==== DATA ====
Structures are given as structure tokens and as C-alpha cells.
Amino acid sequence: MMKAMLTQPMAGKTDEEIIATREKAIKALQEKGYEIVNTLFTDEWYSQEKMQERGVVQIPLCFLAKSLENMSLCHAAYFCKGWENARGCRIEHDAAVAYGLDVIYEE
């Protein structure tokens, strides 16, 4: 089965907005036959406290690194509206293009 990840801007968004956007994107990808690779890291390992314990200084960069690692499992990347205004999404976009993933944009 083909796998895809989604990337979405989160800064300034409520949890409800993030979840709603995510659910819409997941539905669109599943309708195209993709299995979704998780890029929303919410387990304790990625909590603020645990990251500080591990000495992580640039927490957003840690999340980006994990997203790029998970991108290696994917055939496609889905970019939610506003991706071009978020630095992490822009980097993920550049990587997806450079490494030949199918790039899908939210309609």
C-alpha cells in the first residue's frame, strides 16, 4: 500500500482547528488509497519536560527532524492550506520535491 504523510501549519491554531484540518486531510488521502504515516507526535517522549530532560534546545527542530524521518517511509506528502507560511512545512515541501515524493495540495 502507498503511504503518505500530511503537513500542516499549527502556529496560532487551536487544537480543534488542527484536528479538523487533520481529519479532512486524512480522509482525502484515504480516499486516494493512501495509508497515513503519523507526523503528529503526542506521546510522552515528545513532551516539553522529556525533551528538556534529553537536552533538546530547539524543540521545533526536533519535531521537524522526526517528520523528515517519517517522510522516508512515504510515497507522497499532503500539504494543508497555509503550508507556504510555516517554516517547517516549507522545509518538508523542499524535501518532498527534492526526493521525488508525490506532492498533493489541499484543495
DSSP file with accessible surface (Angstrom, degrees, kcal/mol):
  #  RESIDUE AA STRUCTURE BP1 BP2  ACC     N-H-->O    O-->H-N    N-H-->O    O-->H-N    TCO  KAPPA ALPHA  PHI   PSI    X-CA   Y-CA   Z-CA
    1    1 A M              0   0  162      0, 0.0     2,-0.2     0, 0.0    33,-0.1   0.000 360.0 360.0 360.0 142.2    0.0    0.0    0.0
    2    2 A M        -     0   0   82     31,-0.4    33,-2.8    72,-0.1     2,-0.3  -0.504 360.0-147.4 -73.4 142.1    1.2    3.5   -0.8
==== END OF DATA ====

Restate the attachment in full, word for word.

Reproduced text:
Structures are given as structure tokens and as C-alpha cells.
Amino acid sequence: MMKAMLTQPMAGKTDEEIIATREKAIKALQEKGYEIVNTLFTDEWYSQEKMQERGVVQIPLCFLAKSLENMSLCHAAYFCKGWENARGCRIEHDAAVAYGLDVIYEE
């Protein structure tokens, strides 16, 4: 089965907005036959406290690194509206293009 990840801007968004956007994107990808690779890291390992314990200084960069690692499992990347205004999404976009993933944009 083909796998895809989604990337979405989160800064300034409520949890409800993030979840709603995510659910819409997941539905669109599943309708195209993709299995979704998780890029929303919410387990304790990625909590603020645990990251500080591990000495992580640039927490957003840690999340980006994990997203790029998970991108290696994917055939496609889905970019939610506003991706071009978020630095992490822009980097993920550049990587997806450079490494030949199918790039899908939210309609």
C-alpha cells in the first residue's frame, strides 16, 4: 500500500482547528488509497519536560527532524492550506520535491 504523510501549519491554531484540518486531510488521502504515516507526535517522549530532560534546545527542530524521518517511509506528502507560511512545512515541501515524493495540495 502507498503511504503518505500530511503537513500542516499549527502556529496560532487551536487544537480543534488542527484536528479538523487533520481529519479532512486524512480522509482525502484515504480516499486516494493512501495509508497515513503519523507526523503528529503526542506521546510522552515528545513532551516539553522529556525533551528538556534529553537536552533538546530547539524543540521545533526536533519535531521537524522526526517528520523528515517519517517522510522516508512515504510515497507522497499532503500539504494543508497555509503550508507556504510555516517554516517547517516549507522545509518538508523542499524535501518532498527534492526526493521525488508525490506532492498533493489541499484543495
DSSP file with accessible surface (Angstrom, degrees, kcal/mol):
  #  RESIDUE AA STRUCTURE BP1 BP2  ACC     N-H-->O    O-->H-N    N-H-->O    O-->H-N    TCO  KAPPA ALPHA  PHI   PSI    X-CA   Y-CA   Z-CA
    1    1 A M              0   0  162      0, 0.0     2,-0.2     0, 0.0    33,-0.1   0.000 360.0 360.0 360.0 142.2    0.0    0.0    0.0
    2    2 A M        -     0   0   82     31,-0.4    33,-2.8    72,-0.1     2,-0.3  -0.504 360.0-147.4 -73.4 142.1    1.2    3.5   -0.8